PARIS (Apr. 15)
President Habib Bourguiba of Tunisia renewins his appeal for an end to Arab-Israel hatreds, disclosed today that Egyptian leaders knew and approved of his intention to make his views publicly known.
The Tunisian leader’s latest effort was in an interview in today’s issue of the French weekly, Nouvelle Observateur, in which he reiterated his stand for a negotiated solution of the Israel-Arab dispute. Specifically, he urged “an end to the bitter hatred which divides Arabs and Jews and which leads the Arab masses to a fanaticism which will be dangerous the day when negotiations will have to start.”
Referring to a recent visit to Cairo, he declared: “I told Cairo that I intended to make my views publicly know, on condition that I should not be accused of betraying the Arab cause. Everybody agreed. There were some differences of evaluation, but no serious disagreements.” He also said that President Nasser of Egypt expressed, in an interview with the French monthly, “Realities,” ideas “not so very different from my own.”
He asserted that he had reason to believe that President Tito of Yugoslavia did not support the unrelenting hostility of the Arab leaders against Israel. He hinted that his recent talks with Tito led him to believe that the Yugoslav leader, “without doubt one of the Arabs’ best friends in general, and Nasser’s in particular, “might feel that “Arab-Jewish co-existence could be realized.”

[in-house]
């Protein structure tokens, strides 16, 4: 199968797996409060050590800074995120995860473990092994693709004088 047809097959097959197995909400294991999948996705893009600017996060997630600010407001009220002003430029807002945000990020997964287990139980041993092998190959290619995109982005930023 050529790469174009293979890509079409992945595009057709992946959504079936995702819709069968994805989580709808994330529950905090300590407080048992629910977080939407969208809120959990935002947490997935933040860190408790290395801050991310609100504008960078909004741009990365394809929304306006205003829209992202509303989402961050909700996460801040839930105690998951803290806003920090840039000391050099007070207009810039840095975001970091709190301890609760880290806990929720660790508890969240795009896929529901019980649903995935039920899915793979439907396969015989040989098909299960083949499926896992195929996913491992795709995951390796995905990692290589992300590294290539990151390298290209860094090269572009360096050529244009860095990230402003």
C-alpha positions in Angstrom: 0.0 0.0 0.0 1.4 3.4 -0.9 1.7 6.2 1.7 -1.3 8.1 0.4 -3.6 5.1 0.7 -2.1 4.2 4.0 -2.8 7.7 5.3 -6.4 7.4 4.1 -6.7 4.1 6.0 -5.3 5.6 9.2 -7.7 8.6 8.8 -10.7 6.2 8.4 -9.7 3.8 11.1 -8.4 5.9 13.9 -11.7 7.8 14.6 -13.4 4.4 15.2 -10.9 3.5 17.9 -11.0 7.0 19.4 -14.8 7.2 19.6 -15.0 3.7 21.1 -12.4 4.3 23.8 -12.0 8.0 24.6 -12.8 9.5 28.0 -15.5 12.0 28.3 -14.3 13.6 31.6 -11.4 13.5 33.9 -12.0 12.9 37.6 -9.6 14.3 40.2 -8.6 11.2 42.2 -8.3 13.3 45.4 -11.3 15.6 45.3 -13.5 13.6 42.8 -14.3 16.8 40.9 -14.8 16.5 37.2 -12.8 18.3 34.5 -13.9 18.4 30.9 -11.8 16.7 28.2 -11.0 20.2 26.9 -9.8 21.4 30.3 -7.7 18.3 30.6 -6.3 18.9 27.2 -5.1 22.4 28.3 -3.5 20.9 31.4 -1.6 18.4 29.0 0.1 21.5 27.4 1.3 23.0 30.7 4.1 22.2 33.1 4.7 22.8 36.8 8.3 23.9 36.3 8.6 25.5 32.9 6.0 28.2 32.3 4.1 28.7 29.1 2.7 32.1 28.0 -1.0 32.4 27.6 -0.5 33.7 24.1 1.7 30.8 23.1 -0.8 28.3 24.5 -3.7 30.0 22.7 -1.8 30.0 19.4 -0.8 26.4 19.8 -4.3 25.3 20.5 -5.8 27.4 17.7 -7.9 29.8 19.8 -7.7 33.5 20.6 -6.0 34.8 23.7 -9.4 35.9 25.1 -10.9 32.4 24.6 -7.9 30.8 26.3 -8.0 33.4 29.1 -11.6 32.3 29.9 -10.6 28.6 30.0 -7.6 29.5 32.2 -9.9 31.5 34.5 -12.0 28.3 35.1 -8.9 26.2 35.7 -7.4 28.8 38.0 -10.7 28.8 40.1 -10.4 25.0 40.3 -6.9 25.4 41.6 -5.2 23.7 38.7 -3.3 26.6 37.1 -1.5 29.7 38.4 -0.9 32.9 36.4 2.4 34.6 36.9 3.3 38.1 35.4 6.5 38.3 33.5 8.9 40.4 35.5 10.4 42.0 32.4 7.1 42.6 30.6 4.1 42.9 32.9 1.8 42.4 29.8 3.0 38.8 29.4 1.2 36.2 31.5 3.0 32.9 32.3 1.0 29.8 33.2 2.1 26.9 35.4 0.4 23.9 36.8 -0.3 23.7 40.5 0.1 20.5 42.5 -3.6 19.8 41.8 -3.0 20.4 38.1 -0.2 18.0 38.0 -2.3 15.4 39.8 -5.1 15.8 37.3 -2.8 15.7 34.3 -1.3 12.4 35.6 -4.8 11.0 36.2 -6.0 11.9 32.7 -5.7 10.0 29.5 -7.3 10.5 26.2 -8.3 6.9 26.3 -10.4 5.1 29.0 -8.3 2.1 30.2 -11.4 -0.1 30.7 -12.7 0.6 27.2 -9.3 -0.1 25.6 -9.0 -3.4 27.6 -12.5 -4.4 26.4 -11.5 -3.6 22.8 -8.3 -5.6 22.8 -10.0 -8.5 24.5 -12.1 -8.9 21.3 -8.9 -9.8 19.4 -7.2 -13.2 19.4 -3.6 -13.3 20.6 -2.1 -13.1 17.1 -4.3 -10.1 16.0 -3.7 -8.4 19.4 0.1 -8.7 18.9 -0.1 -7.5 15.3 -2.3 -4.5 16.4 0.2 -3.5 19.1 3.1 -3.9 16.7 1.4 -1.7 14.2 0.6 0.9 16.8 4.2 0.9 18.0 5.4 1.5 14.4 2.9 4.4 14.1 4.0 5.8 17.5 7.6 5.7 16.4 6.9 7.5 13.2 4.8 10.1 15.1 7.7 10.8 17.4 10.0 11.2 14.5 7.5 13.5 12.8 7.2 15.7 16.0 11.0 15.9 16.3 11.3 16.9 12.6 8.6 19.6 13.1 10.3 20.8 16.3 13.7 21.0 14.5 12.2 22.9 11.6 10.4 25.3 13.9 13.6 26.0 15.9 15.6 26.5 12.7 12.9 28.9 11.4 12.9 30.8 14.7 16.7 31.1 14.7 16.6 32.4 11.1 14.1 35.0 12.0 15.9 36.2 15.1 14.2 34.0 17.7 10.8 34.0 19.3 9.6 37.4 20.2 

From Belgrade, the Tunisian leader went to Cairo where, he said, he spelled out his ideas to Nasser and his advisers. He said: “I told them that the Arabs could not remain etemally on a defensive position and that our stand only consolidates Israel and shows the world our inability to resolve the problem. For 17 years, Arab efforts have been unsuccessful. Why not try my method” he said he had asked the Egyptians.
He then asserted that “the time has come to say aloud what everyone in the Middle East ruling circles thinks secretly. Things must happen. There should be proposals and counter-proposals and international action. A new situation which will bring new appreciations must be created.” He proposed that the Arab leaders undertake “a clear diplomatic action. Should it fail, then-secure in world approval, the clarity of our positions and the organization of the Palestinian refugees themselves-we can envisage other means.”